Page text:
The hook is what makes a pop song so catchy, particularly K-pop songs. They are the part that we remember the most. They literally hook us into liking a song. They are the ‘gee gee gee gee’ or the ‘sorry sorry sorry.” Those are quite obvious examples of hooks though, but right now I want to look at how some artists use them in more interesting ways. For this we are going to look at two May releases, Jeon Hyo Sung’s ‘‘Into You’’ which has no hook at all and BESTie’s ‘‘Excuse Me’’ which delays its hook for a lot longer than usual.
The reason I’m returning to these two after two months is that I realized that they are two of the best songs of the summer yet have been kind of forgotten. And I never wrote about them when they came out, even though I loved them both.
On first listen, Hyo Sung’s second solo single ‘‘Into You’’ comes across as uneventful and dull. Compared to her first song ‘‘Goodnight Kiss’’ it seems lacking; this is probably why ‘‘Into You’’ didn’t sell as well as its predecessor either. This is because it forgoes a hook in favour of a more slick type of production. It’s a production that warrants many repeated listens before being fully appreciated. But why risk losing sales for something that could easily have been boring?
For me, it all comes together with the music video and live performance. The dreamy groove of the song and Hyo Sung’s breathy voice create an extremely sexual song. Coupling this with the video, we see something that is completely attuned to the sexy concept. Despite the fact that she denied it, Hyo Sung’s whole marketing efforts seem to focus on her body. So often sexy concepts are built only around visuals with the music taking a back seat. It comes across as pandering rather than a genuine attempt at being sexy.
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Breaking up the flow of the song with a massive hook would have suggested something bigger than what the song is trying to do. The way it is now, Hyo Sung can perform without making too brash a change in her vocal or body movements (which are in fact the most important part of the performance,) that could disrupt the sexy energy. The transition from pre-chorus to chorus happens so seamlessly that it’s hardly noticeable. This especially makes it feel like something is missing on first listen. As it grows on you though, you realize that by not highlighting one specific part, Hyo Sung’s highlights the whole song.
Another reason it works is that each part of the song sounds quite similar. The sax and synth combo are retained for most of the song and really holds it together. By not creating any contrast between verses and pre-choruses, no big pay off is expected in the chorus. Clashing different tones usually ends up in something else coming out of it. That is something that K-pop does extremely well, but here it is not needed. The hook would usually be a synthesis of preceding tones. ‘‘Into You’’ does not do this though, which allows it to get away with not having a hook.
BESTie’s ‘Excuse Me’’ is a song that does this and does it extremely well.
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‘‘Excuse Me’’ starts off as a pretty fun track that’s refreshingly devoid of any electronic elements. After a while though, you begin to realize that a chorus has not yet happened and that this feels quite strange. The song cycles through a number of different parts including the standard verse, a chanting mid-verse(?) and two parts that could pass as pre-choruses. They feature blasting horns, powerful vocals and rapping. There seems to be so many disparate elements leading to nothing. That is until 1 minute and 10 seconds into the song, when the massive pay-off hook boldly announces itself. To compare that to other recent songs, Sistar’s ‘‘Shake It’’ takes 40 seconds to reach its hooks and even the totally weird ‘‘Ah Yeah’’ by EXID introduces its ‘Ah Yeah’ hook right at the beginning and reaches its chorus by 55 seconds. 20-40 seconds longer than usual may not seem that significant but this is pop music where time and attention is precious.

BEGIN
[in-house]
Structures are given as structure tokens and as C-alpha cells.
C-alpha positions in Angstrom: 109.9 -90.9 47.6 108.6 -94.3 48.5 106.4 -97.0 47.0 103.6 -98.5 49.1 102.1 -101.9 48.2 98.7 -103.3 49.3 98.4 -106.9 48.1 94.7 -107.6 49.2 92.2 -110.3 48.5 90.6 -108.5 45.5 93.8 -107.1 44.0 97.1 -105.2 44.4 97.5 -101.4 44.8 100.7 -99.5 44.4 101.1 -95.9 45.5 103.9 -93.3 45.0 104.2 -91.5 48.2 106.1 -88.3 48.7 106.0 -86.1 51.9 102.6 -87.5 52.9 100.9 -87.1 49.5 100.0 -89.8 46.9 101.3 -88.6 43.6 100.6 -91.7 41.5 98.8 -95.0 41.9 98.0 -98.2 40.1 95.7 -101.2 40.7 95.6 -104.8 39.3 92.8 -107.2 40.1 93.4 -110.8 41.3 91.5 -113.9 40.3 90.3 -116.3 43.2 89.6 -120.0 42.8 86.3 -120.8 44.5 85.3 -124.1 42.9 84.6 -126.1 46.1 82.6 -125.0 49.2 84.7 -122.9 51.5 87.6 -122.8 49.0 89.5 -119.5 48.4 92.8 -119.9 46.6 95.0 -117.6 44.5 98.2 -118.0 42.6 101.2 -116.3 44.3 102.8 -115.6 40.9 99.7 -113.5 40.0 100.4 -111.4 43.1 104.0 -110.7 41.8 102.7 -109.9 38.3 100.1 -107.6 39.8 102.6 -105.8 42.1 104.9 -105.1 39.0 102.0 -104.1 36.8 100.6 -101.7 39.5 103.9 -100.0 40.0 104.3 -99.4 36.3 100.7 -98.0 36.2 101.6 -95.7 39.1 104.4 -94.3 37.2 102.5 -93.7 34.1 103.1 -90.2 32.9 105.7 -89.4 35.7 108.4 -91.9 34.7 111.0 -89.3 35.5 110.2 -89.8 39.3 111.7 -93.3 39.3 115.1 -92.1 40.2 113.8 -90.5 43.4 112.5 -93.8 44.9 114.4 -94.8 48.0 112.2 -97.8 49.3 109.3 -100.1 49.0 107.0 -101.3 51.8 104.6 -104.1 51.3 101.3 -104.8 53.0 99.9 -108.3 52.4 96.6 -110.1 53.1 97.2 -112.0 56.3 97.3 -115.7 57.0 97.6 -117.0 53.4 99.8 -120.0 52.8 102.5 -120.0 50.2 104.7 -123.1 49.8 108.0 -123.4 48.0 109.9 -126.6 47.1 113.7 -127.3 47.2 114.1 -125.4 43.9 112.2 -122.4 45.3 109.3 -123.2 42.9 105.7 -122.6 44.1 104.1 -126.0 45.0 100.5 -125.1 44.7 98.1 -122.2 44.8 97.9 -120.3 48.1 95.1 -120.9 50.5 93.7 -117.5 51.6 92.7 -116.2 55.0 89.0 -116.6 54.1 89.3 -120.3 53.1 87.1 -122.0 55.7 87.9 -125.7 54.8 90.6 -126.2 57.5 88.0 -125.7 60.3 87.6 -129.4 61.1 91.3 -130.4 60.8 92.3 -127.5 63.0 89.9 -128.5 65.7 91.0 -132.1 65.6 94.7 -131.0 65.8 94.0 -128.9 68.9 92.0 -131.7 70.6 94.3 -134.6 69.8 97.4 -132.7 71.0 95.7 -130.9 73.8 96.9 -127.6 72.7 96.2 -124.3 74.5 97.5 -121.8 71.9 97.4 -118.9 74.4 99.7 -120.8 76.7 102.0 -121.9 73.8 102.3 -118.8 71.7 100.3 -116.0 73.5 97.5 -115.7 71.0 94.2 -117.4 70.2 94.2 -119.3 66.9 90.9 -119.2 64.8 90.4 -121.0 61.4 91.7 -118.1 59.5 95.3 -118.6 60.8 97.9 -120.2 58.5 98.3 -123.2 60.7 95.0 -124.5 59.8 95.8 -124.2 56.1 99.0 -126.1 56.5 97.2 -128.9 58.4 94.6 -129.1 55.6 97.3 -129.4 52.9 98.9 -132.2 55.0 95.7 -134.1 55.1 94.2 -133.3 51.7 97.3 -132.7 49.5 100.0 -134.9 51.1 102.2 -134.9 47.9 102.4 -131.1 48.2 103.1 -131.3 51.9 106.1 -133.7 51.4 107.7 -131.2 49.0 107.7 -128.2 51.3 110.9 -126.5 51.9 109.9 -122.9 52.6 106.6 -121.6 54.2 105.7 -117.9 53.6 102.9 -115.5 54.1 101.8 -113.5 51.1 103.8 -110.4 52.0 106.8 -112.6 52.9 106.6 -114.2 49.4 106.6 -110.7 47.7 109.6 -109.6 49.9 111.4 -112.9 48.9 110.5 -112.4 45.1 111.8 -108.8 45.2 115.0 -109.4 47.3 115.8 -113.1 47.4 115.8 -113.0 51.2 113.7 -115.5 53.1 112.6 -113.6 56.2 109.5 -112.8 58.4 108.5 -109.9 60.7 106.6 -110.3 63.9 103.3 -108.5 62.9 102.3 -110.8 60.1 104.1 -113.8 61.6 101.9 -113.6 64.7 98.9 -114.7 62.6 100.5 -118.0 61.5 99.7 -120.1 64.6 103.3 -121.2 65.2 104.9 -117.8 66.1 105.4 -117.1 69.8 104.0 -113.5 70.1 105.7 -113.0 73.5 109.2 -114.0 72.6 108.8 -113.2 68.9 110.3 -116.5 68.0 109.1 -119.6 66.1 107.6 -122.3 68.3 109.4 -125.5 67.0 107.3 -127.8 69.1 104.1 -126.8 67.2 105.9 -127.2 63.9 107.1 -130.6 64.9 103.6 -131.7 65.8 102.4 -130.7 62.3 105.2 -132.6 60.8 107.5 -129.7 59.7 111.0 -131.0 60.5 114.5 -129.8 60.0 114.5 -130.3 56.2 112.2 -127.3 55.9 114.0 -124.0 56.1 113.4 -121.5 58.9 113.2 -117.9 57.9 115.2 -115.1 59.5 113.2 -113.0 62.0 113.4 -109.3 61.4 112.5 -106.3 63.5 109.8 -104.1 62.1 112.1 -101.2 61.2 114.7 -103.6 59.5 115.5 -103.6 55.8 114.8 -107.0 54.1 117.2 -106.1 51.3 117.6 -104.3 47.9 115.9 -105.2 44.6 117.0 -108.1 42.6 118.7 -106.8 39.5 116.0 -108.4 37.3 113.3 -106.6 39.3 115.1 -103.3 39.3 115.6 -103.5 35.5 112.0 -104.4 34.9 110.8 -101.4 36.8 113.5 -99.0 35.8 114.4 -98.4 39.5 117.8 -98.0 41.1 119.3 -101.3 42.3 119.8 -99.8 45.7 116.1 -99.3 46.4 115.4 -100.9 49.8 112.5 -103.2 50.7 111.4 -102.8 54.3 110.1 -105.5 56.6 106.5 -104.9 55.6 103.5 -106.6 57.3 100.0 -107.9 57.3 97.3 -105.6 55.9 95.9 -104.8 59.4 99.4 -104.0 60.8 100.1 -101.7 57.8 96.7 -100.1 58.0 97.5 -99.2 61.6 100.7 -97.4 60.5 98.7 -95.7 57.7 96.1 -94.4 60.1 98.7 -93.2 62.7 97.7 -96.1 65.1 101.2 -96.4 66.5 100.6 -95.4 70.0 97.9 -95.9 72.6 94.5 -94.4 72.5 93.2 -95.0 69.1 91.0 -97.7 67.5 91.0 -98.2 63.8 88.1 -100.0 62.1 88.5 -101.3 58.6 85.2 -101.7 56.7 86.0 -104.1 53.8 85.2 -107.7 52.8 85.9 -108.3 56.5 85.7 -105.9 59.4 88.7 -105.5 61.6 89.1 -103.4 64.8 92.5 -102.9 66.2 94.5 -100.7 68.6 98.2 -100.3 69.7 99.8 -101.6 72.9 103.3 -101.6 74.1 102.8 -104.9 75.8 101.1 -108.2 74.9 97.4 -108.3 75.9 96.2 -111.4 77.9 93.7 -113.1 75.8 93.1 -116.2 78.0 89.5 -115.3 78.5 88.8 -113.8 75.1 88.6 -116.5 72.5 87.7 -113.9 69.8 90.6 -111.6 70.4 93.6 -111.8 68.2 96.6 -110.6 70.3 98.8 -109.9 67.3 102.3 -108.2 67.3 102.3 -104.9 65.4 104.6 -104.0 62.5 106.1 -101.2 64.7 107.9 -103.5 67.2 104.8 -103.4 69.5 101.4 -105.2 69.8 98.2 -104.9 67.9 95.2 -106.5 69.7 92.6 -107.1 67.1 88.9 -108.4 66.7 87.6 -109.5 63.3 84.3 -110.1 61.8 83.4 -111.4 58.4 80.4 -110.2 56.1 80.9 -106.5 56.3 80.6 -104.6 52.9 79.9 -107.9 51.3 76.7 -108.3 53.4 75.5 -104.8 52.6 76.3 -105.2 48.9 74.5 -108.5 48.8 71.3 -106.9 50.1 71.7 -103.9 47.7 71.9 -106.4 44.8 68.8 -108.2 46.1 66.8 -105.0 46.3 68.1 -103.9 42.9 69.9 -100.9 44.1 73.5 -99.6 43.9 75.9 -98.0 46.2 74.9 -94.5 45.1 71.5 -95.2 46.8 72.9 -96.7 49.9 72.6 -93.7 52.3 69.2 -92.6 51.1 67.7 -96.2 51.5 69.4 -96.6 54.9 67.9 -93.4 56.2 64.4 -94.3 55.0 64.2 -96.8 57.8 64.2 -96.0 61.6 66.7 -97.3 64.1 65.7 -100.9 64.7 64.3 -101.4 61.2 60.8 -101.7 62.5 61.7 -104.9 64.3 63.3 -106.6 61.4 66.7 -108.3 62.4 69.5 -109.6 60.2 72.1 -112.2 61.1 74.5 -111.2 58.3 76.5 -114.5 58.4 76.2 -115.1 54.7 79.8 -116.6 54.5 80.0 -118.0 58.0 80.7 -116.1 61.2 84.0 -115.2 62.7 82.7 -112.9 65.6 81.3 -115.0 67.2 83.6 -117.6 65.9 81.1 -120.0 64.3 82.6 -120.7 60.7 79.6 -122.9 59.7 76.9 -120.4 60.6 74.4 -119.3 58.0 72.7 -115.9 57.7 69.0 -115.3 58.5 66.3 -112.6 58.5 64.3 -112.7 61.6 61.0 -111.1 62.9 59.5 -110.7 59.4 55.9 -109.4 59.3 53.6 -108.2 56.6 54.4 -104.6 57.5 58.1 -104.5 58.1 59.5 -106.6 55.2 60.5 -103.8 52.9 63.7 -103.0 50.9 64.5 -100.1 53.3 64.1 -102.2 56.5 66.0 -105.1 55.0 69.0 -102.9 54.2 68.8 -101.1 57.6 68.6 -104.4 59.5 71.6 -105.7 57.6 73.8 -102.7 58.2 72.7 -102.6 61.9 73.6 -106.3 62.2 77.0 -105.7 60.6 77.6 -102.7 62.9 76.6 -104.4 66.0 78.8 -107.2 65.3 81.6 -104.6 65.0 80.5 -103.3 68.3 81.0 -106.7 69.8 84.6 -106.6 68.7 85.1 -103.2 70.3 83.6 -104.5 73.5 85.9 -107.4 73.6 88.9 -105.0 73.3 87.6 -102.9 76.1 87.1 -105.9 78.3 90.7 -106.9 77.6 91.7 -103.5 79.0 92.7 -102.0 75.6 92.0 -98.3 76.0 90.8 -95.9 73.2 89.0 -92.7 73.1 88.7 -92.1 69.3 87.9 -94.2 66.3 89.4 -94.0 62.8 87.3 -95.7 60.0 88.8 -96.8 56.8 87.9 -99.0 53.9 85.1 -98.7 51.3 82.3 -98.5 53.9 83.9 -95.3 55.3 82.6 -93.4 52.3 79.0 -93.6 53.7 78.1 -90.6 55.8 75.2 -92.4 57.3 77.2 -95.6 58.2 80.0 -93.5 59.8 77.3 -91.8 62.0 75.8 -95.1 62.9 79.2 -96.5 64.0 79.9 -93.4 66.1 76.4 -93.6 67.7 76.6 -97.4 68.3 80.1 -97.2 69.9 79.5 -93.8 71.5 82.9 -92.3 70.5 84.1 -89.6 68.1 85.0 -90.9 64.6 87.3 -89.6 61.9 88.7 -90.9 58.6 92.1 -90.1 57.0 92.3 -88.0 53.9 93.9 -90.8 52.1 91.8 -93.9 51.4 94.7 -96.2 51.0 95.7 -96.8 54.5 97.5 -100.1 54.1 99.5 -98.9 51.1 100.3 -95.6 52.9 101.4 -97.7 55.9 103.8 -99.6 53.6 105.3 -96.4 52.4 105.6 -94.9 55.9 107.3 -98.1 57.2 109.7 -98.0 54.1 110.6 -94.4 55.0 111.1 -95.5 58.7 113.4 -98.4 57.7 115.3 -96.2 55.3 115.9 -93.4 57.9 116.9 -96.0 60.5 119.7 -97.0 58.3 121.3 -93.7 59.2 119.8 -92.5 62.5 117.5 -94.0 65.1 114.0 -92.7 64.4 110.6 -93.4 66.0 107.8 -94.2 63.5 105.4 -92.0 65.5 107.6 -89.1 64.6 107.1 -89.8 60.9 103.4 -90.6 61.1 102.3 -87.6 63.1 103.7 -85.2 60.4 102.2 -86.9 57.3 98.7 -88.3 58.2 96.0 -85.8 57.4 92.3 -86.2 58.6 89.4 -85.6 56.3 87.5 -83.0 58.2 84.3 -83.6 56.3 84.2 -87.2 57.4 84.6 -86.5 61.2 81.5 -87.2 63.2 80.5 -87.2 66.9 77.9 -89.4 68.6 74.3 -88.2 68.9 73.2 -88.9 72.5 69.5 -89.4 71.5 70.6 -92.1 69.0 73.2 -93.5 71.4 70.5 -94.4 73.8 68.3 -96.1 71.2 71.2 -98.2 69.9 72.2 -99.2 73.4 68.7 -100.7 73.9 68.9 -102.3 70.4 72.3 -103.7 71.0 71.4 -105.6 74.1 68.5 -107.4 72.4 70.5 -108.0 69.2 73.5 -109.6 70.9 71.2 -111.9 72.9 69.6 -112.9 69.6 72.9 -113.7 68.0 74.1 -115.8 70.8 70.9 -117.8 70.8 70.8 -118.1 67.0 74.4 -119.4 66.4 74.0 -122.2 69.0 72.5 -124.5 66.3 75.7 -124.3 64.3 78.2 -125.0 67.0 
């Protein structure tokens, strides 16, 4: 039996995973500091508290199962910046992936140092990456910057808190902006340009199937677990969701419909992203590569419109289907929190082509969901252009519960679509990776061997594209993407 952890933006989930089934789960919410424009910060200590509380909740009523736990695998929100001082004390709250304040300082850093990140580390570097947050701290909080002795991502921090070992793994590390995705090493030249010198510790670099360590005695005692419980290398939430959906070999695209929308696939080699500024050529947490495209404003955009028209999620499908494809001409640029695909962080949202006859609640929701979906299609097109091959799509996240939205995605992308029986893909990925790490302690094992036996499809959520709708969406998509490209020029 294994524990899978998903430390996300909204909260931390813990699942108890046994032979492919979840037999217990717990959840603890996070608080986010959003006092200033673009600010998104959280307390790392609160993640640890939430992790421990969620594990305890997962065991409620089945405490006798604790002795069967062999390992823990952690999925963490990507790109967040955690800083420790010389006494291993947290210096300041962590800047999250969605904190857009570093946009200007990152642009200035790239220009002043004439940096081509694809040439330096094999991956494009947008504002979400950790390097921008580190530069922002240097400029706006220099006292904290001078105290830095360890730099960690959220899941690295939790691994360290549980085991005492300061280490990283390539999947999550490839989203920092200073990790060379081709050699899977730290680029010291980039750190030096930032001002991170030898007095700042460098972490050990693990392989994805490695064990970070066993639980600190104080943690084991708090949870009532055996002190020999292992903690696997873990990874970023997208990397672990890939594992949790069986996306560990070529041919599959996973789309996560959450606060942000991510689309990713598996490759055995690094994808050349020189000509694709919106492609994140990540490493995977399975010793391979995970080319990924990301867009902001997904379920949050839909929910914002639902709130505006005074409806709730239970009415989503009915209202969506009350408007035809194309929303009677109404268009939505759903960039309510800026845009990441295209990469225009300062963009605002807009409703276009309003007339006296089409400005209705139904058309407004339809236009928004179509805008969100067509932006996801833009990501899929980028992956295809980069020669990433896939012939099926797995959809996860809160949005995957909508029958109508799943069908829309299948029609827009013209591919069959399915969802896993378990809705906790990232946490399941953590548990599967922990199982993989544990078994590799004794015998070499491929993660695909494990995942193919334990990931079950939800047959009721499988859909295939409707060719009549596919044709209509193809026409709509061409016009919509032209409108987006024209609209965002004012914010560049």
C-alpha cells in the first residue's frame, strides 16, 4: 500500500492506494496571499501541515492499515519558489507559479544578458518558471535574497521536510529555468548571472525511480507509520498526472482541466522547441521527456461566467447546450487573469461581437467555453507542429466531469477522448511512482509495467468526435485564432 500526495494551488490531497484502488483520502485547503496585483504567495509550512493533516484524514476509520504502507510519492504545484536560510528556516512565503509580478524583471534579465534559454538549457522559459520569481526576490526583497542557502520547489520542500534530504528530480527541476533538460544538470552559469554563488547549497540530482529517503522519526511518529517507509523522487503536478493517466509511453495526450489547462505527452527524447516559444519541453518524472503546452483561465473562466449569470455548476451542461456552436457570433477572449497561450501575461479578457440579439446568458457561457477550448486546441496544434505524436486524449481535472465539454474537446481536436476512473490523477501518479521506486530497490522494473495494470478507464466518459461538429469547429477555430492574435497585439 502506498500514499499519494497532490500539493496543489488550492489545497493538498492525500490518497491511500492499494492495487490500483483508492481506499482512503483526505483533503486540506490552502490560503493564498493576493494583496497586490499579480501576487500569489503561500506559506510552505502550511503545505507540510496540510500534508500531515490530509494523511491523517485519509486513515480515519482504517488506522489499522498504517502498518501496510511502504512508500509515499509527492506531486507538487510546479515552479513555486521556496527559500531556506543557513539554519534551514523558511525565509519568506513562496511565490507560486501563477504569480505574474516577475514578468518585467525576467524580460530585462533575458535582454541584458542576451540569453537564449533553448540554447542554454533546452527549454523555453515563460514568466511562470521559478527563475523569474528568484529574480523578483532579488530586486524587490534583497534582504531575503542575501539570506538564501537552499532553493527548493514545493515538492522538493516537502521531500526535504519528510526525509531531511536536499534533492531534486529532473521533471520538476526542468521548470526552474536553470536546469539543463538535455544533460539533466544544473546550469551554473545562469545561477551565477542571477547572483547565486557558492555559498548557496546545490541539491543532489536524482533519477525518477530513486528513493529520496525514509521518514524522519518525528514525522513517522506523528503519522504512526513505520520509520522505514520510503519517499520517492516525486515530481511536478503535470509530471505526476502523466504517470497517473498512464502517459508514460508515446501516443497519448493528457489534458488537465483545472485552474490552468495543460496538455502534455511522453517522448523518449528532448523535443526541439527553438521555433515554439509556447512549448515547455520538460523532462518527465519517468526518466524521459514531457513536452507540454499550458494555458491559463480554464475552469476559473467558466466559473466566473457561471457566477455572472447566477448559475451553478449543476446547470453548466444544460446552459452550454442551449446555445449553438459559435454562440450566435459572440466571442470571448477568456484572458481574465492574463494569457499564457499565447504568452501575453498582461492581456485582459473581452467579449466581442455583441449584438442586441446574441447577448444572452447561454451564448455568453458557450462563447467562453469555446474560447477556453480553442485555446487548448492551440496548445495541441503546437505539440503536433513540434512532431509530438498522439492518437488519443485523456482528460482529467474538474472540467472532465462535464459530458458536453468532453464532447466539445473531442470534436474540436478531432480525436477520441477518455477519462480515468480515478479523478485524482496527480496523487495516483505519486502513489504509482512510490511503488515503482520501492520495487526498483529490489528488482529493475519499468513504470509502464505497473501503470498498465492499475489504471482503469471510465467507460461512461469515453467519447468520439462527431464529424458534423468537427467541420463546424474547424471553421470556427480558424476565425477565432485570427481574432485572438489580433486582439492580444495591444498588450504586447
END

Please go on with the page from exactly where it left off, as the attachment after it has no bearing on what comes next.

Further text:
‘‘Excuse Me’’ grabs attention by its strange structure. Without noticing it, you begin to question the song. Stimulating thought is not something pop music usually likes to do. A listener is supposed to feel comfortable in the familiar patterns. Here, the pattern is thrown in our face as we wait and wait for that hook.
The main reason that this all works out though is because of just how good of a hook it is. This is thanks to U-Ji’s huge voice, which I think is one of the best in K-pop right now. Along with her vocals, the tempo ramps right up and the energy levels increase. It’s a catastrophically good chorus that turns a song on its head without a moment’s notice.
If BESTie had not delivered this and gone the Hyo Sung route of having no hook, ‘‘Excuse Me’’ would not have worked at all. The many juggling parts of this song had to create something bigger than themselves at some stage. Otherwise it would have been a mess. I know a lot of K-pop songs can sound mess but like this they always have something pulling them together. Like Girls’ Generation’s ‘oh oh way ohs..’ in ‘‘I Got A Boy’’ or like B.A.P’s choruses in ‘‘Hurricane’’ and ‘‘Badman’’. These binding factors allow groups to go really far leftfield with their songs. BESTie have shown that an audience can wait longer than usual for that satisfying hook kick.
The range of ways which K-pop can deliver new material seems infinite. Hyo Sung and BESTie have shown two interesting ways of changing up standard songs. By doing this they create not only something unique but songs that provokes a reaction.
What do you think of these two songs? Is there any other songs you think have interesting hooks? Share your thoughts in the comment section below and be sure to subscribe to the site and follow us on Facebook, Twitter,Instagram, and Tumblr to keep up with all of our posts.